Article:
What are you left with in the end?

A chat I had with my brother, relating to my on again, off again epistemological crisis (edited to fix double posts and chronological problems caused by online lag):

Marc: Moses and Elijah and all those old guys apparently had an unfair advantage.

andrew: why

Marc: Because God spoke to them…or so it says in the OT…

andrew: right. but who says their experience was any different from ours – they just interpreted it as God whereas we may say it’s depression or science or bad digestion…

Marc: stupid post-enlightenment thinking. Everything needs a rational explanation.

andrew: ?

Marc: Whereas they would have put a divine spin on things, we explain things away rationally or scientifically. Probably why you hear more about miracles in Africa than in the western countries.

andrew: so no way of knowing which is better

Marc: I suppose.

andrew: all different shades of the same colour

Marc: Is it?

andrew: isn’t it?

Marc: I suppose if God’s behind it all…But if you explain it away scientifically or rationally without giving props to the Almighty, then the Almighty becomes less necessary…

andrew: that’s just God-of-the-gaps. Who says God isn’t in and behind all of it – science and rationality too?

Marc: Well, nobody, I suppose. Except maybe Michael Hitchens and Richard Dawkins.

andrew: blowhard fundamentalists.

Marc: indeed. is it possible to not be a fundamentalist, though? what about fundamentalist anti-fundamentalists? That’s the problem with postmodernism: it can always pick itself apart, leaving nothing much.

andrew: and that’s ok – at its best, postmodernism or deconconstruction is epistemic humility.

Marc: But what are you left with in the end?

andrew: you mean?

Marc: what is left once everything is decontructed, at least in terms of meaning and value?

andrew: love. it’s undeconstructable.

Marc: Wow. That’s a very beautiful answer.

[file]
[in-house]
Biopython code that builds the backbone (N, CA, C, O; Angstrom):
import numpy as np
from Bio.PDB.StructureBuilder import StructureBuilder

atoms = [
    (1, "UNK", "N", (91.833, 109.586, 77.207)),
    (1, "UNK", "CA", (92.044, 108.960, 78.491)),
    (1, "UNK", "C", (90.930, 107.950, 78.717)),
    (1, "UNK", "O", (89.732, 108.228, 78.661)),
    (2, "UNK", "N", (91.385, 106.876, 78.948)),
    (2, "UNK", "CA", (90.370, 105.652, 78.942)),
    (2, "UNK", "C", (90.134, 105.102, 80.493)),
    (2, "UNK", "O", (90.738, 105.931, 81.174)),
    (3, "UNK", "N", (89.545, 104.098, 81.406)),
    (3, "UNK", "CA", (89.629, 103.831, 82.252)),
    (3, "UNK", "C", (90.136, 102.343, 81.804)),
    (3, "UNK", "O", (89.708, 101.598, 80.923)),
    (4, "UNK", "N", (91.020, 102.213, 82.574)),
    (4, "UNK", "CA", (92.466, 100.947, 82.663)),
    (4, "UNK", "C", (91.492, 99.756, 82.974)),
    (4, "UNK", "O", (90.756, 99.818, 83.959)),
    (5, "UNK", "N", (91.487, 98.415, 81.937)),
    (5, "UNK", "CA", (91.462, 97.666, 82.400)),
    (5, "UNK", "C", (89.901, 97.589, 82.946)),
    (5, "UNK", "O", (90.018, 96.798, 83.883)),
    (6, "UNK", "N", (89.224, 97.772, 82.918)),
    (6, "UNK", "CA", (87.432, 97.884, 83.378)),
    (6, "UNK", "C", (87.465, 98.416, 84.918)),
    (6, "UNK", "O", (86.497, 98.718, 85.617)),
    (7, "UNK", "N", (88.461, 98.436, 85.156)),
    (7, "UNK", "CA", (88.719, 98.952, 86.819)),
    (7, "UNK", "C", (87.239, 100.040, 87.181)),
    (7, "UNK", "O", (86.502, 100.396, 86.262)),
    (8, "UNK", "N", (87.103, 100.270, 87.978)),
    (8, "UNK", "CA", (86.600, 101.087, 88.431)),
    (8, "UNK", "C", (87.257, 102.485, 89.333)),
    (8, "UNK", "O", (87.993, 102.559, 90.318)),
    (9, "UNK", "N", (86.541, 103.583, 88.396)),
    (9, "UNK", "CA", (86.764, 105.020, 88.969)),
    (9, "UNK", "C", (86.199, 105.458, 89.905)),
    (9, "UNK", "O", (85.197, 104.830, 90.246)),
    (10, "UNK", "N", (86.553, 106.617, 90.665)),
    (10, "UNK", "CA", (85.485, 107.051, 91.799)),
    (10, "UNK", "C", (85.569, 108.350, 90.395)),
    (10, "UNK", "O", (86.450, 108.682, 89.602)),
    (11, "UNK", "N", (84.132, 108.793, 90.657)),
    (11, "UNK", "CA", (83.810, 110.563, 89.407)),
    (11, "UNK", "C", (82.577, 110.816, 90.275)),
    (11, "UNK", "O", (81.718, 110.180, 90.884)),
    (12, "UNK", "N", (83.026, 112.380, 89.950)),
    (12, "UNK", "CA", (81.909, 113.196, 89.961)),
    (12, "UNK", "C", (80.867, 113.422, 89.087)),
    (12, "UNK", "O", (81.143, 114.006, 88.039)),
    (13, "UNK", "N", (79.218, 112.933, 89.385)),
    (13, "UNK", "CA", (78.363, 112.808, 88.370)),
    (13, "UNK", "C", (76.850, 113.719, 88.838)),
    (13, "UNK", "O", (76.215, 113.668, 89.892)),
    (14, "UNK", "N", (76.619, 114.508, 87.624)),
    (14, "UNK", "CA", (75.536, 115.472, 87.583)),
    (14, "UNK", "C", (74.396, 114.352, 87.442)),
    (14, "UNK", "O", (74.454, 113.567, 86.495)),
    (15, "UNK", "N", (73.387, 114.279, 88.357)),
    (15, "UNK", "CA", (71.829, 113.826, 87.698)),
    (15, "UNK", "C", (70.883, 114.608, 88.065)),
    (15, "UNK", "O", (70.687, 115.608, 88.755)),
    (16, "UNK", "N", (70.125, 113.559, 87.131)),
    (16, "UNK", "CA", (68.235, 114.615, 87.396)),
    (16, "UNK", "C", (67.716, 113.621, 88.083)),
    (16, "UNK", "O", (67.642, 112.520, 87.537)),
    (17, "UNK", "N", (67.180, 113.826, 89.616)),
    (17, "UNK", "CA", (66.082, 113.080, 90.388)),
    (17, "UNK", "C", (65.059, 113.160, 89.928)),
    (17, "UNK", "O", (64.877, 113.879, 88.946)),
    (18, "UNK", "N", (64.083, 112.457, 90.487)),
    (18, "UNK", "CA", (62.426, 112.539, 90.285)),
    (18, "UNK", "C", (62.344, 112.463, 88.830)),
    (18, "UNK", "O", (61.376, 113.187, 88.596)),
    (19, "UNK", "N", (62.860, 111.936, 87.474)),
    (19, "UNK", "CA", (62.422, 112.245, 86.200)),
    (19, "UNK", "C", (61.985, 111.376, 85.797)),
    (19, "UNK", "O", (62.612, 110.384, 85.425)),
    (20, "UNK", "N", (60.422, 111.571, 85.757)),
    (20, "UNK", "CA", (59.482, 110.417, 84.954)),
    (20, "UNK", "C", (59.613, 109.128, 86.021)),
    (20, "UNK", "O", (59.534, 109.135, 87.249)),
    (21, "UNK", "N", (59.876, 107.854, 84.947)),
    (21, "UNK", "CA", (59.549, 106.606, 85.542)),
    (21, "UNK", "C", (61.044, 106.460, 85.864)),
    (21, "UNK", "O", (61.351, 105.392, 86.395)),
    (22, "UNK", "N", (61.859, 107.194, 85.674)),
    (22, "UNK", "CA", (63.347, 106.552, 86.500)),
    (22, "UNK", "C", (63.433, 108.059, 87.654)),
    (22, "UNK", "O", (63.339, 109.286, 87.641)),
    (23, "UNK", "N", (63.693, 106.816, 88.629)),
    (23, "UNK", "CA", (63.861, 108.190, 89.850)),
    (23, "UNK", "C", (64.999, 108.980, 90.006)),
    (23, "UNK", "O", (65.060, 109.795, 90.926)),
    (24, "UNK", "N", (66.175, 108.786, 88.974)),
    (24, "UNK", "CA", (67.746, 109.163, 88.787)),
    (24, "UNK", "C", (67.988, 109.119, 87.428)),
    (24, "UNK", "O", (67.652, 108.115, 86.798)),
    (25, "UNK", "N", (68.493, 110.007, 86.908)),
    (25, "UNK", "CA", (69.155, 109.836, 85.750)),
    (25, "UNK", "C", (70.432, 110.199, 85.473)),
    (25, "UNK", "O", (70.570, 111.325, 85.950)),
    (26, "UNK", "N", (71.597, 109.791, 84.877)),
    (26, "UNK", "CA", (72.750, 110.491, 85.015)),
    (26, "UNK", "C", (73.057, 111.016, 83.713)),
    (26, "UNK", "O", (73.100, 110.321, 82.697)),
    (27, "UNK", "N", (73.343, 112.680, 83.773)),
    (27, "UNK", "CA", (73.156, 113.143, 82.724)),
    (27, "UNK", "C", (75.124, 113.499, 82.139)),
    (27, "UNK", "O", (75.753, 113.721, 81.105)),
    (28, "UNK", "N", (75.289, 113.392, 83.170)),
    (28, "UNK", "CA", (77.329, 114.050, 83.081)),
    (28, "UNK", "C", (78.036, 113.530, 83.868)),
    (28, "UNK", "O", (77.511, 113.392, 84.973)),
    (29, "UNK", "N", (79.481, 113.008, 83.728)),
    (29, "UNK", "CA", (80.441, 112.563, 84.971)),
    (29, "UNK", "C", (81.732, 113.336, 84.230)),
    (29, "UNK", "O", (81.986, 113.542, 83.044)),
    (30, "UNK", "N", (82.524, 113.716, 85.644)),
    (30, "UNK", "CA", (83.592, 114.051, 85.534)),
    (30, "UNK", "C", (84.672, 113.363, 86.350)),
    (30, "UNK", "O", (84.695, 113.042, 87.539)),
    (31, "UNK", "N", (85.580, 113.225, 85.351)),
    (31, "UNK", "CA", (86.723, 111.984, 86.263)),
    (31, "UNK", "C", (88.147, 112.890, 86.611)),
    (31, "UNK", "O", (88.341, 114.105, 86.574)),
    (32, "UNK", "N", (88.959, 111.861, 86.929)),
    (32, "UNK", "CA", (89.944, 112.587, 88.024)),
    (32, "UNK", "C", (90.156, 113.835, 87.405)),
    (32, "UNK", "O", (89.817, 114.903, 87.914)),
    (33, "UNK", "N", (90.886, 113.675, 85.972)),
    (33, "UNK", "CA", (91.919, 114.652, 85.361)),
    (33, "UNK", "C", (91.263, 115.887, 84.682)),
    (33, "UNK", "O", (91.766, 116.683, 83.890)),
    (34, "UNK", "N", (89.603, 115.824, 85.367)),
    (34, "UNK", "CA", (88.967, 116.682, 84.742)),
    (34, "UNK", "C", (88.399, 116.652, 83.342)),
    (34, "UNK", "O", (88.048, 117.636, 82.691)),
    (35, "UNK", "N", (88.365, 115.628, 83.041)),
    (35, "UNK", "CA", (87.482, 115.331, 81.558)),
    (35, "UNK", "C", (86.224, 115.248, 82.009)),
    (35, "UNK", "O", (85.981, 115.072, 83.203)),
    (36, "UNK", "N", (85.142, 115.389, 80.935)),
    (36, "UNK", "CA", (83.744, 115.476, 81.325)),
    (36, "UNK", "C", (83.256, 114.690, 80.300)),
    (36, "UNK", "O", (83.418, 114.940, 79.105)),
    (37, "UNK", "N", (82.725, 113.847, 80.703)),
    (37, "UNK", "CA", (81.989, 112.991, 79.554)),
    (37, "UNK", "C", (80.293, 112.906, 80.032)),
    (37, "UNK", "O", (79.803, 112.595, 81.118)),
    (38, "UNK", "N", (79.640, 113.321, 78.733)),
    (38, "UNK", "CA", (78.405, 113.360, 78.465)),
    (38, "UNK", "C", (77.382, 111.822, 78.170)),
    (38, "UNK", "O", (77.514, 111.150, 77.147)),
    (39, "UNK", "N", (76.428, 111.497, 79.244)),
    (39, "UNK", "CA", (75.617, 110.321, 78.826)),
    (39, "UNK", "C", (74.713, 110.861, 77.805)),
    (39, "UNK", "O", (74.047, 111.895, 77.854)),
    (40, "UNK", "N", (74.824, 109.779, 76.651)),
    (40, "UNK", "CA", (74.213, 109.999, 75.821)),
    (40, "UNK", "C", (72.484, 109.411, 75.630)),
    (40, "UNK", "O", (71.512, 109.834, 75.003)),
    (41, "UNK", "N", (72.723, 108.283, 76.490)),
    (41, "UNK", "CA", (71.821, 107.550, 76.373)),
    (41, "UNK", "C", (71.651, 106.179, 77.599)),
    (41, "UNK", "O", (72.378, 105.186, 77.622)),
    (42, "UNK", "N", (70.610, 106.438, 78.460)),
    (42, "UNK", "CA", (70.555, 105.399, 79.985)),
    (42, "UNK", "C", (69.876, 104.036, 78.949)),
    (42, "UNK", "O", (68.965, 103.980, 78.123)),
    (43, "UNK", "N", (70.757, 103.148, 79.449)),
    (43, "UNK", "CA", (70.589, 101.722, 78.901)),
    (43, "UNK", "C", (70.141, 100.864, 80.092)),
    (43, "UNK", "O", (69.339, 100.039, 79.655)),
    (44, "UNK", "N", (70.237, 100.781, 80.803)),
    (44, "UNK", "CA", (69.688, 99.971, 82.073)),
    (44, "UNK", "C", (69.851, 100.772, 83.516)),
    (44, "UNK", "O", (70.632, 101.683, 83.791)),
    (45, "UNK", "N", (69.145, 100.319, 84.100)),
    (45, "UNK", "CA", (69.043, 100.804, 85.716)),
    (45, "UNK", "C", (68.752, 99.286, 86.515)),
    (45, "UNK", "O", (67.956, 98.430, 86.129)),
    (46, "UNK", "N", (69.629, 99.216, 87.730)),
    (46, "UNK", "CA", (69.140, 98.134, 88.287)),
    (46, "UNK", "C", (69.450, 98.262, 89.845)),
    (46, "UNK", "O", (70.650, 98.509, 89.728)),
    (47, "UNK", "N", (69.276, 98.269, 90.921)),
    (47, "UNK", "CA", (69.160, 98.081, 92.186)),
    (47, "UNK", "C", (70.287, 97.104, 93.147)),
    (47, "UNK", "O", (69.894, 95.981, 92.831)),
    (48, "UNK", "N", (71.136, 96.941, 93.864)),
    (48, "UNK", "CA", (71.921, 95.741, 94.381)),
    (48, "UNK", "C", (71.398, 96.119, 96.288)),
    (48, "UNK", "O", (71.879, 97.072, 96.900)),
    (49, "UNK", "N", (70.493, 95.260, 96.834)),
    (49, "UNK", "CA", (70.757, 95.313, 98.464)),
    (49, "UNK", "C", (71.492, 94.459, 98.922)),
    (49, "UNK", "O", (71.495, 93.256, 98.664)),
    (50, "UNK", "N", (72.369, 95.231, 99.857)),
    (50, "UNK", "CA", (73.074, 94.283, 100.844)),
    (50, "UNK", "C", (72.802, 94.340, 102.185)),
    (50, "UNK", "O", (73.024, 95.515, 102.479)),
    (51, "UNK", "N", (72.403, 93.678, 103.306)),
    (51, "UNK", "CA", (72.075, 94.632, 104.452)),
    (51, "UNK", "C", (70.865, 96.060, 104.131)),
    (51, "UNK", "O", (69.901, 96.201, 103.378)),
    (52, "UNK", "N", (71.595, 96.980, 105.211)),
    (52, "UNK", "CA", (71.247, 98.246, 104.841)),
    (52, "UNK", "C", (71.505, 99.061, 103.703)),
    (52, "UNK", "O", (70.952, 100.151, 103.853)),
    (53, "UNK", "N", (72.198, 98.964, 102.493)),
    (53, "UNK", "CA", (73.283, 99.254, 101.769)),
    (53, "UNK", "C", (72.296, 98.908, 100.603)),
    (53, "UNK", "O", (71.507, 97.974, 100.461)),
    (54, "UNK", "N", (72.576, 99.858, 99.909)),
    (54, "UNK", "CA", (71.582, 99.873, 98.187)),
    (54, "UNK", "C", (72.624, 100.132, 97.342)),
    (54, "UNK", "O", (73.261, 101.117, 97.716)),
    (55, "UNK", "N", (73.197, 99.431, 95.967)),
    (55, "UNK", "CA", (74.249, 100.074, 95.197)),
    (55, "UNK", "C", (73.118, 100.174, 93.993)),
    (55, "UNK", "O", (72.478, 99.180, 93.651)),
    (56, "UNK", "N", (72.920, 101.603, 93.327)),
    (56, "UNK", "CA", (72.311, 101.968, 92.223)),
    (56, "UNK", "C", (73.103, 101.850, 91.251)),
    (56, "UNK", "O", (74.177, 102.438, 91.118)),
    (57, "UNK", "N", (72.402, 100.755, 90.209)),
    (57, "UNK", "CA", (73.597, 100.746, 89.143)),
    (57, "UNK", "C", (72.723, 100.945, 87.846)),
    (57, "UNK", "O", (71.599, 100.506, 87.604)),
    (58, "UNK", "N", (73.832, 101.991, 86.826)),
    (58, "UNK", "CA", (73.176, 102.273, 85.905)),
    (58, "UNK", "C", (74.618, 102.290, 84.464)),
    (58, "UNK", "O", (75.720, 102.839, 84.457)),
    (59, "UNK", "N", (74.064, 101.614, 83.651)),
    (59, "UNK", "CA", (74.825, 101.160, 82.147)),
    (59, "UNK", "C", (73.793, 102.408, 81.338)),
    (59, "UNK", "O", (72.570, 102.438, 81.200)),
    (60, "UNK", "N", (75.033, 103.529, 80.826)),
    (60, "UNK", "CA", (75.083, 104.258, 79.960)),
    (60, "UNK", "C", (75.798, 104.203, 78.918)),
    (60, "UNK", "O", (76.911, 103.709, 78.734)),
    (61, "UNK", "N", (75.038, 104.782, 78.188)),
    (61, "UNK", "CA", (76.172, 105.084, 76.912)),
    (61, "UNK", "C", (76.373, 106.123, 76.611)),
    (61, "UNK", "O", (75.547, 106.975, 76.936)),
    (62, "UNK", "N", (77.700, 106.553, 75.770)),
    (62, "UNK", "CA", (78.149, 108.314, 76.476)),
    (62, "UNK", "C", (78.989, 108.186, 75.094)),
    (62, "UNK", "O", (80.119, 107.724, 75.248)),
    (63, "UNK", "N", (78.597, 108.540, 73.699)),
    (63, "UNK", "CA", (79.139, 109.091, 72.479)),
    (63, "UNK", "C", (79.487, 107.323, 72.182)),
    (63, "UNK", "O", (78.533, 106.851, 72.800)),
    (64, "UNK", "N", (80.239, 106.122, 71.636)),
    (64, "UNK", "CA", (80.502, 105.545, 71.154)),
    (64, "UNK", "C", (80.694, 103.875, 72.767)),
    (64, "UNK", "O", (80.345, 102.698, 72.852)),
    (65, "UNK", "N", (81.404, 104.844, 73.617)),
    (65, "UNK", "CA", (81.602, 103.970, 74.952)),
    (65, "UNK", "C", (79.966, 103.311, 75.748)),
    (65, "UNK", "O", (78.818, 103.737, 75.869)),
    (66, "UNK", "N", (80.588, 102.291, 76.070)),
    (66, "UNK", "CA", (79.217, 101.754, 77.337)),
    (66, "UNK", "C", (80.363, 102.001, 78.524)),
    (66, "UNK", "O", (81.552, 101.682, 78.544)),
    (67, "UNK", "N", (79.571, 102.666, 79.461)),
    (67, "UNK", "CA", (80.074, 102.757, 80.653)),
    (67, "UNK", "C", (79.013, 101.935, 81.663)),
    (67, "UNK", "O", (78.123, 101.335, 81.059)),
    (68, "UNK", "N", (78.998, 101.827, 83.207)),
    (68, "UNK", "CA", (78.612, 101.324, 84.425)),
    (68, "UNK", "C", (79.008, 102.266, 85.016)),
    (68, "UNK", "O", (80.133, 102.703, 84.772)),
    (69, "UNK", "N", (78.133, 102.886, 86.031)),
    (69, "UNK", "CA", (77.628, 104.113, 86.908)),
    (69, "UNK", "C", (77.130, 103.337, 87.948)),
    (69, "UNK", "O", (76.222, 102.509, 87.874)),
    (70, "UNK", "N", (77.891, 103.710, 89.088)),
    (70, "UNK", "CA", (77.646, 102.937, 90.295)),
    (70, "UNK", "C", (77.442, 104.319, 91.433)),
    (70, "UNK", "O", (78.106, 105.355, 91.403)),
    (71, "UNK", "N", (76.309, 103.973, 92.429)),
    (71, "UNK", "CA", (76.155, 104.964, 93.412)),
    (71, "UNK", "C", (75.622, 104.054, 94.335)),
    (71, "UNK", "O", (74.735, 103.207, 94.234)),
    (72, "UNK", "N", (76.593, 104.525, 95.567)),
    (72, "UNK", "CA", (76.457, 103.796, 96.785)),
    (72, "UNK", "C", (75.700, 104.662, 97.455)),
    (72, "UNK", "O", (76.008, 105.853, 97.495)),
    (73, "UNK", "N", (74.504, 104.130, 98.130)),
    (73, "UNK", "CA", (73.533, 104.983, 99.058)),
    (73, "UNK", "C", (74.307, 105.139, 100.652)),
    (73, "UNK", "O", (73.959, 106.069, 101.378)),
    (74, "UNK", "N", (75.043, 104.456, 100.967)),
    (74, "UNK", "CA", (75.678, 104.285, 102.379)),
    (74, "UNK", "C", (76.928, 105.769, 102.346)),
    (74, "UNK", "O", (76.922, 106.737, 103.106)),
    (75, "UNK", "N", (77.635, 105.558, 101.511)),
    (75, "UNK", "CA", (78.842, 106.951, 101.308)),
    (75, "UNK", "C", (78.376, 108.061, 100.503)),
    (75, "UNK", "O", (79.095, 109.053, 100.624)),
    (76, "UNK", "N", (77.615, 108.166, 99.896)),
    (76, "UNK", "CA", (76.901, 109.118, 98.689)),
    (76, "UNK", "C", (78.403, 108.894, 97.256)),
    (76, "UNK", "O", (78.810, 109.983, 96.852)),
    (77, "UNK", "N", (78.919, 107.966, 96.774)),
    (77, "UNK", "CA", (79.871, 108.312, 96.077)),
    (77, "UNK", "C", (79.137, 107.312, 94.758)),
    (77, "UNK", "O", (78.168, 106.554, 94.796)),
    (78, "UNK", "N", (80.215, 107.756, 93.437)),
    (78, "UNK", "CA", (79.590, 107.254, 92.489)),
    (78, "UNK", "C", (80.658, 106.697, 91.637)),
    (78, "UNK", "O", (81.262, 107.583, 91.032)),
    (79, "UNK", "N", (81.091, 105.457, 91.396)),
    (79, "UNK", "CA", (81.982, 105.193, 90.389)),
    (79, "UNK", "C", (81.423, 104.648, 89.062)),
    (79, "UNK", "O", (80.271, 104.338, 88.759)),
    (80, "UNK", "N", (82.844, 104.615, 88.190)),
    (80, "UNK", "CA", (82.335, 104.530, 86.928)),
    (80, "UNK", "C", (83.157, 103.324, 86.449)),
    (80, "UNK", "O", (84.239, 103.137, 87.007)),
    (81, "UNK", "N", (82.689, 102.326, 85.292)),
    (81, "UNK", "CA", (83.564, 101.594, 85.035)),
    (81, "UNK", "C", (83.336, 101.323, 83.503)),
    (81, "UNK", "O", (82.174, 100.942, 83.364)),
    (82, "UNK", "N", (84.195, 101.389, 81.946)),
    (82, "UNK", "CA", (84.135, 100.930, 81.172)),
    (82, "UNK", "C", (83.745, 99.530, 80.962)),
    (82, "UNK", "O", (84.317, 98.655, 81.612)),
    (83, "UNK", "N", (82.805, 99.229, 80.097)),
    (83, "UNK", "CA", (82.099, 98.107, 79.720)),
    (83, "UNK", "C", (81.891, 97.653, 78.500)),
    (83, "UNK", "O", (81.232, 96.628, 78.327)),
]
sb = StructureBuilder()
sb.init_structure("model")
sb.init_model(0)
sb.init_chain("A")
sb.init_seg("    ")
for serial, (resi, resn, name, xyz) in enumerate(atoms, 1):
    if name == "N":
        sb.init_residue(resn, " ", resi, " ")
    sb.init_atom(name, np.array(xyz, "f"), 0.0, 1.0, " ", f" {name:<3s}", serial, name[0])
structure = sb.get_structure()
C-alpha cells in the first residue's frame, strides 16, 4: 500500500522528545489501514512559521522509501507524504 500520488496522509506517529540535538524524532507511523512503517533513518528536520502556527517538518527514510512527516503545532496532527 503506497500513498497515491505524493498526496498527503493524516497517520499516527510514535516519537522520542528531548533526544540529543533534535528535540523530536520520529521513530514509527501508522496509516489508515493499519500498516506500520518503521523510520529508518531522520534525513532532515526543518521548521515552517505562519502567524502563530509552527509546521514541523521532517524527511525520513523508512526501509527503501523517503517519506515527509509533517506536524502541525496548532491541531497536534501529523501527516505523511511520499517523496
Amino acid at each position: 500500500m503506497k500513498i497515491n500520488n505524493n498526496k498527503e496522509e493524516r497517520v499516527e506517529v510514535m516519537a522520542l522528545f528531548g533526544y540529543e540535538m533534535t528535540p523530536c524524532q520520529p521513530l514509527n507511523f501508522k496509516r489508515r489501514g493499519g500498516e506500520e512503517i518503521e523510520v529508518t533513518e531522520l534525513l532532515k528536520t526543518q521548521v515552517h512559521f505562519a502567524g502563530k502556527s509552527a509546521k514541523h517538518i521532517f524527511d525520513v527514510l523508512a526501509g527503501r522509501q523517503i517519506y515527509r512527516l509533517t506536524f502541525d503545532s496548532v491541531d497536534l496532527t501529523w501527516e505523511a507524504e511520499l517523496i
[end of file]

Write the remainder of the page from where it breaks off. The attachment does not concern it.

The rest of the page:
andrew: it’s not an original thought though – Derrida* and Caputo** talk about love as the undeconstructable

*Jacques Derrida: the “father” of Deconstruction.
**John Caputo

9 thoughts on “What are you left with in the end?

  1. Simon

    Wicked. (Or, on Endor, that would be “wicket!”)

    I have nothing to add except that was a great conversation to have been able to listen in on.

  2. Marc

    It is a wonderful thing indeed.

    With 5 years between us, though, the growing up years unfortunately were not spent in philosophical discussion: those years had a lot of silence in them, as is the way it goes sometimes with such an age difference.

  3. Don Hendricks

    That’s some deep conversation. I continue to believe God’s speaking to Moses was not indigestion. That in these last days, ie. Days of the New Covenant, He spoke through His Son, and the inner whisperings of the Holy Spirit, not audible, are also not indigestion, and the word I hear constantly, in spite of the outside worlds mess, is “God is Love”.

  4. Toni

    I should have thought love eminently de-constructible from a post-modern POV? Just a bunch of hormone and genetically driven acts and desires to keep the human race reproducing and rubbing along together.

    No?

    Re hearing or not hearing God, I think that you’ve got something about our desire to explain away Him interacting with us as background noise and circumstance. And learning to listen isn’t either obvious or satisfying to the rational mind.

    But I feel your pain over the ‘why doesn’t God….’ factor. I have a very distressingly sick mother, who is a strong christian, full of faith and the Spirit. We’ve prayed, fasted, anointed, cried and asked God why not fix her, but she’s neither got well nor died. The only reasonable explanation I can give is that God views it more important she suffer in this way than she get better. It also begs the question, should He grant every wish we have, even if they are good?

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